People often say to me, “I wish I could travel more, but…
“I just don’t have the money…”
“You’re fearless… I could never do that…”
“Aren’t you worried about being lonely?”
If you’re one of those people, please hear me when I say, “You are not alone.”
After numerous solo trips, I have come face to face with all of those obstacles and many more. And while I am getting better at handling them, I can’t say any of them have completely gone away.
Money is still an issue.
My parent’s worry is still an issue.
Concerns about safety are still an issue.
And loneliness is still an issue.
But I choose to not let these concerns hold me back, and neither should you.
Below are my thoughts on these common concerns and some tips to take away some of the power they hold over us.
Not enough money?
Yup, been there! I choose to work part time, so I can spend the rest of my time on Her Bags Were Packed, more specifically on finding ways to change lives through helping women unpack their baggage and start traveling more. I wouldn’t change any of that, but it definitely requires me to follow a very strict budget. Luckily, I have developed some pretty good hacks that still allow me to travel on my nickel and dime budget, and I am happy to share those tricks with you.
Try to remember your parents love you and feel it is their job to protect you. They’ve been around and know all the horrible things that could happen, and it’s terrifying for them to no longer have us hidden safely under their wings. But it’s their job to work through their feelings with that, not ours. Our job is to be sensitive while honoring ourselves. While I’ve yet to master this situation, I’ve found some strategies that may be helpful. Do your research in advance, so that you’re prepared to answer their questions about your destination before they start panicking. If you have multiple destinations in mind and one is considered safer than the others, consider compromising by going with the safer spot. In the end, though, you have to remember that you are an adult and are completely capable of making your own decisions. When you choose to divulge travel plans, remember you are not asking for permission but sharing exciting news.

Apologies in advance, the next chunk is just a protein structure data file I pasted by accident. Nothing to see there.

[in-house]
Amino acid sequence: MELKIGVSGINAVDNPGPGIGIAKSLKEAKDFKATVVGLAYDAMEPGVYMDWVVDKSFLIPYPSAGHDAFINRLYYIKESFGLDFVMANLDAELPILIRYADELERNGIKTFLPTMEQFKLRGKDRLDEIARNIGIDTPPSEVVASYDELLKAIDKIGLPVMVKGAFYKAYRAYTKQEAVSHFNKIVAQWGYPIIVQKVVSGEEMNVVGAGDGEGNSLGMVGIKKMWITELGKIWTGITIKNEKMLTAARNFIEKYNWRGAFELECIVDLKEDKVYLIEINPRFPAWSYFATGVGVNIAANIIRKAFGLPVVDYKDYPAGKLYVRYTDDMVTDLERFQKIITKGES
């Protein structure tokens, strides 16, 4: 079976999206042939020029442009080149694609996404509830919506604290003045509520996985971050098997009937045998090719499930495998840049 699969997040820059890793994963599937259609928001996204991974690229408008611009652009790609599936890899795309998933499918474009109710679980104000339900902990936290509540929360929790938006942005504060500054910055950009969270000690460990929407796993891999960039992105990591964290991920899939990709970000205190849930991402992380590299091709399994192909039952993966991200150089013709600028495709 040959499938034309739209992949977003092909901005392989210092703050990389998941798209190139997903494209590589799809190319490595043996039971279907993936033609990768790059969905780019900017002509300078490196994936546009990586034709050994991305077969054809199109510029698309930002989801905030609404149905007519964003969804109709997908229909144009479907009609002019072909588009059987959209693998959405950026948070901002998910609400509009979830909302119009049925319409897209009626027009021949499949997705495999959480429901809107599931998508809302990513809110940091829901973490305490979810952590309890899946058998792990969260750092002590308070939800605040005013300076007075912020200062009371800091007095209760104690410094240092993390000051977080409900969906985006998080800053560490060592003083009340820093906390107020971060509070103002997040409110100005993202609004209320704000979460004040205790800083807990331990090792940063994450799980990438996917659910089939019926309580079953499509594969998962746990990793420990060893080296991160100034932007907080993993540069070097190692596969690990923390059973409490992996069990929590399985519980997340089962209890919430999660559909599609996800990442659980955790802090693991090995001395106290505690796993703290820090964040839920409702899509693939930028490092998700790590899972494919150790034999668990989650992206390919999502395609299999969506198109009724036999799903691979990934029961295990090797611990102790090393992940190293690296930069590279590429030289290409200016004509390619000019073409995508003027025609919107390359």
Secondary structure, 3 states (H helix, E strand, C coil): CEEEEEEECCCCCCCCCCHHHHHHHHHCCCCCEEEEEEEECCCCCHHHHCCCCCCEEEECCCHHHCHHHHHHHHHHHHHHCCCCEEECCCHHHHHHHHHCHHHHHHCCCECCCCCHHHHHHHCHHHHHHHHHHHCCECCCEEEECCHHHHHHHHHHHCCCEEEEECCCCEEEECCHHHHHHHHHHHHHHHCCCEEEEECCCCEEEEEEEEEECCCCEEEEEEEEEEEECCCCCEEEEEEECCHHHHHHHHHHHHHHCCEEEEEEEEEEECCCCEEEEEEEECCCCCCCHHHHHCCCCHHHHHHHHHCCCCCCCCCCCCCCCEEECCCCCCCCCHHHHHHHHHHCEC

Sometimes, yes. And sometimes, no. When you’re traveling alone, you get to do what you want to do when you want to do it, and you never have to ask permission or follow someone else’s timetable. You have no idea how nice this is until you’re actually experiencing it. Additionally, it’s not like you’re traveling to the moon where there are no other humans to interact with. Wherever you are going, there will be other people; and as a solo traveler, you will have the opportunity to absorb more because you won’t be focused on someone else. You will notice other solo travelers in restaurants and maybe invite them to pull up a chair and join you for breakfast. You will strike up conversations with the other people waiting in ticket lines and learn about some cool off-the-beaten-path spot they just discovered. You will make friends with other travelers staying in your hotel or hostel and go out exploring with them. And on the occasion when you feel a bout of loneliness, you will sit in it and let yourself feel it. You’ll talk to yourself about it, maybe journal, or go for a walk. You won’t deny your feelings but acknowledge them and embrace their role in your journey. Then you will go treat yourself to some gelato, or fresh handmade pasta, or whatever amazing thing they have where you are. Take a look around you — whether it be Paris, Rome, Nepal or Los Angeles — and crack up laughing with joy over how incredible it is that you are there in that moment.
What if something happens to me?
The reality of the world we live in is that sometimes bad things do happen. I cannot promise nothing will happen to you while traveling, just like I can’t promise you won’t get in a car accident on the way to work. But in the same way that you should be doing everything in your power to avoid the car accident (by being alert, staying off your phone, and being a defensive driver), you can use common sense to do everything in your power to stay safe while traveling: do your research on the customs and neighborhoods of the area you are visiting, be aware of your surroundings, carry pepper spray (if it makes you feel safer), don’t wear flashy jewelry, don’t carry all your cash and credit cards on you (but split it up and keep backup hidden in your luggage or the safe at your hotel/hostel), don’t tell strangers where you are staying (and feel free to lie and say you are visiting friend), and if you are extra nervous, ease yourself into it.
What are some other fears and concerns you have about traveling solo? Please share in the comments.
Or have you tried traveling solo and have something to add to this advice? Please share in the comments.